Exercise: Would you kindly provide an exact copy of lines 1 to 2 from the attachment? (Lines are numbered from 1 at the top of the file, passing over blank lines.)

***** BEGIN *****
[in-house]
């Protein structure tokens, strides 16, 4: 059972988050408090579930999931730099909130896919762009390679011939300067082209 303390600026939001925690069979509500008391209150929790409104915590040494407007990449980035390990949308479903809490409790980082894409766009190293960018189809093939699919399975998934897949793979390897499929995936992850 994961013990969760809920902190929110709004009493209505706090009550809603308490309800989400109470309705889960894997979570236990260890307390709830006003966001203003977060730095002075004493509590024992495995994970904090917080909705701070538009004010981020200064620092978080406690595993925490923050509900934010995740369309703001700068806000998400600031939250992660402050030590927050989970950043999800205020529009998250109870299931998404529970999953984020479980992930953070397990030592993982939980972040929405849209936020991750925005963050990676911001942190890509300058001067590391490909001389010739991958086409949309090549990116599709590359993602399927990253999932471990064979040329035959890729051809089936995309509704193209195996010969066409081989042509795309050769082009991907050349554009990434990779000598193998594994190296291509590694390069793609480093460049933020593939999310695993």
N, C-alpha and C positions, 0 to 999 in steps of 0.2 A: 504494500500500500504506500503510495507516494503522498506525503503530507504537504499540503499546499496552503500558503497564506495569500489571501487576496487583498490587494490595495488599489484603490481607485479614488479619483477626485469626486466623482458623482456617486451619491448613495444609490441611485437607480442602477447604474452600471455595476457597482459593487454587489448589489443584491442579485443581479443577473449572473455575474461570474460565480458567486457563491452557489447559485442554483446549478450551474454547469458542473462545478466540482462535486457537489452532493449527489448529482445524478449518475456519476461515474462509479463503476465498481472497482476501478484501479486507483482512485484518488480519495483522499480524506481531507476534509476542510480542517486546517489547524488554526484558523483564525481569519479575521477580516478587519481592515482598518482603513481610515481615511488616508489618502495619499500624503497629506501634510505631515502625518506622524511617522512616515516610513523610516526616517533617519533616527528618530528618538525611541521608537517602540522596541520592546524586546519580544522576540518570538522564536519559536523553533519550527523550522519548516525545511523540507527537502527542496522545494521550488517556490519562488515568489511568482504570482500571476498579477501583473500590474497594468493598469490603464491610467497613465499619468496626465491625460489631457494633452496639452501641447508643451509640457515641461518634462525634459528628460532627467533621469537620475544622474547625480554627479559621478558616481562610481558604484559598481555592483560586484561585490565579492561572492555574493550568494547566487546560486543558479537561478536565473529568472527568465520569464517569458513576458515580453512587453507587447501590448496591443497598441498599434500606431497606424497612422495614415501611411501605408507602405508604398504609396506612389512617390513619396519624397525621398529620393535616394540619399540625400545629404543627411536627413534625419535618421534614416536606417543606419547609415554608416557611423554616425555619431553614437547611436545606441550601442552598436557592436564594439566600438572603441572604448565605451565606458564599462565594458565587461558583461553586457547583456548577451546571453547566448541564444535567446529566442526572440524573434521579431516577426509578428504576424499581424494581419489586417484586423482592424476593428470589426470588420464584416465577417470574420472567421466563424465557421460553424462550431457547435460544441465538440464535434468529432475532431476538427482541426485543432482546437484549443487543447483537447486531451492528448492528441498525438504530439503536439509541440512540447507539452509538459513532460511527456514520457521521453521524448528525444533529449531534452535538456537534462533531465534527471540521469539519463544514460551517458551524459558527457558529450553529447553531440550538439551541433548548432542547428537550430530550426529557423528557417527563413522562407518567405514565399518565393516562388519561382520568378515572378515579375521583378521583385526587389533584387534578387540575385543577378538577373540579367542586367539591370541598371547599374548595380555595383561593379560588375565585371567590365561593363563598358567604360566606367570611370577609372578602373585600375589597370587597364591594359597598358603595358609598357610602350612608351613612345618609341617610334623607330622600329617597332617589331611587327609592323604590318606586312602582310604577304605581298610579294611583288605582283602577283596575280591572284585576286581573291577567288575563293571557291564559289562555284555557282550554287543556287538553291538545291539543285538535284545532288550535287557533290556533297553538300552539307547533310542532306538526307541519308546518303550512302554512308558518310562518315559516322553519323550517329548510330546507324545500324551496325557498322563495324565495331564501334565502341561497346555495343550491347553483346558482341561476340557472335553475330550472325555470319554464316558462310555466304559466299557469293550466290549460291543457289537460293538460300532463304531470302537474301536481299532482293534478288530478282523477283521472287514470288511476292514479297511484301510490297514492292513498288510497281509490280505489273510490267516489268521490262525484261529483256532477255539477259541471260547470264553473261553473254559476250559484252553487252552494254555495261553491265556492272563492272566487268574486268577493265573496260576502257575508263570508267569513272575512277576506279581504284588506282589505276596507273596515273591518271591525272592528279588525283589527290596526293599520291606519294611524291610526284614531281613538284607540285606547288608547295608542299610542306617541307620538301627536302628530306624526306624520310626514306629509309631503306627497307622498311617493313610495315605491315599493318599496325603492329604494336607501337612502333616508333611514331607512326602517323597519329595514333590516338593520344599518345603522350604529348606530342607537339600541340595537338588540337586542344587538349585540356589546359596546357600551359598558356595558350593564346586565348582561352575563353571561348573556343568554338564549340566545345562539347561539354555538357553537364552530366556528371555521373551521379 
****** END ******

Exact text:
[in-house]
């Protein structure tokens, strides 16, 4: 059972988050408090579930999931730099909130896919762009390679011939300067082209 303390600026939001925690069979509500008391209150929790409104915590040494407007990449980035390990949308479903809490409790980082894409766009190293960018189809093939699919399975998934897949793979390897499929995936992850 994961013990969760809920902190929110709004009493209505706090009550809603308490309800989400109470309705889960894997979570236990260890307390709830006003966001203003977060730095002075004493509590024992495995994970904090917080909705701070538009004010981020200064620092978080406690595993925490923050509900934010995740369309703001700068806000998400600031939250992660402050030590927050989970950043999800205020529009998250109870299931998404529970999953984020479980992930953070397990030592993982939980972040929405849209936020991750925005963050990676911001942190890509300058001067590391490909001389010739991958086409949309090549990116599709590359993602399927990253999932471990064979040329035959890729051809089936995309509704193209195996010969066409081989042509795309050769082009991907050349554009990434990779000598193998594994190296291509590694390069793609480093460049933020593939999310695993």